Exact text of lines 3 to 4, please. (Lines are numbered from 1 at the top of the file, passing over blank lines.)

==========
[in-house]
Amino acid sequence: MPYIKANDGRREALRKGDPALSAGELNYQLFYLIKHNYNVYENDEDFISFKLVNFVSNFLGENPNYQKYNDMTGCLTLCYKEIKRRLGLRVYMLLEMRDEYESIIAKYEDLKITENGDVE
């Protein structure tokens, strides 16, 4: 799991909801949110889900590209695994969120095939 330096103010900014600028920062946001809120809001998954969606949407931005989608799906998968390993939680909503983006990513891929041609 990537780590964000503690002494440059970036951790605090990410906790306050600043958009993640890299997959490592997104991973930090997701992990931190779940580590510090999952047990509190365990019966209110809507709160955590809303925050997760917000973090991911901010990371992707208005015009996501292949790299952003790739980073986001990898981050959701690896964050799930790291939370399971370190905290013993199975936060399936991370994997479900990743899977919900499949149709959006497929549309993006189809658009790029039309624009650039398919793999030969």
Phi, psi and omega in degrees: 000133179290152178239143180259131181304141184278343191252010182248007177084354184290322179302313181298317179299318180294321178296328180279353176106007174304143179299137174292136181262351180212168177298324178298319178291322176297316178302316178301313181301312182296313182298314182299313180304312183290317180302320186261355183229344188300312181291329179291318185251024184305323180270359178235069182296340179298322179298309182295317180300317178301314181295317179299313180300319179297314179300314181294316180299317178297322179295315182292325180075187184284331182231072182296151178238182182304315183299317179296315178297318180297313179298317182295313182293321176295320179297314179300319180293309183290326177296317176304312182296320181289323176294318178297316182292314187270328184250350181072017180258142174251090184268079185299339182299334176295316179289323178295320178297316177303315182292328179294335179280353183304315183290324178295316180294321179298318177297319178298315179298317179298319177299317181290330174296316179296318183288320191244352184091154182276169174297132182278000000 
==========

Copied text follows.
């Protein structure tokens, strides 16, 4: 799991909801949110889900590209695994969120095939 330096103010900014600028920062946001809120809001998954969606949407931005989608799906998968390993939680909503983006990513891929041609 990537780590964000503690002494440059970036951790605090990410906790306050600043958009993640890299997959490592997104991973930090997701992990931190779940580590510090999952047990509190365990019966209110809507709160955590809303925050997760917000973090991911901010990371992707208005015009996501292949790299952003790739980073986001990898981050959701690896964050799930790291939370399971370190905290013993199975936060399936991370994997479900990743899977919900499949149709959006497929549309993006189809658009790029039309624009650039398919793999030969």
Phi, psi and omega in degrees: 000133179290152178239143180259131181304141184278343191252010182248007177084354184290322179302313181298317179299318180294321178296328180279353176106007174304143179299137174292136181262351180212168177298324178298319178291322176297316178302316178301313181301312182296313182298314182299313180304312183290317180302320186261355183229344188300312181291329179291318185251024184305323180270359178235069182296340179298322179298309182295317180300317178301314181295317179299313180300319179297314179300314181294316180299317178297322179295315182292325180075187184284331182231072182296151178238182182304315183299317179296315178297318180297313179298317182295313182293321176295320179297314179300319180293309183290326177296317176304312182296320181289323176294318178297316182292314187270328184250350181072017180258142174251090184268079185299339182299334176295316179289323178295320178297316177303315182292328179294335179280353183304315183290324178295316180294321179298318177297319178298315179298317179298319177299317181290330174296316179296318183288320191244352184091154182276169174297132182278000000 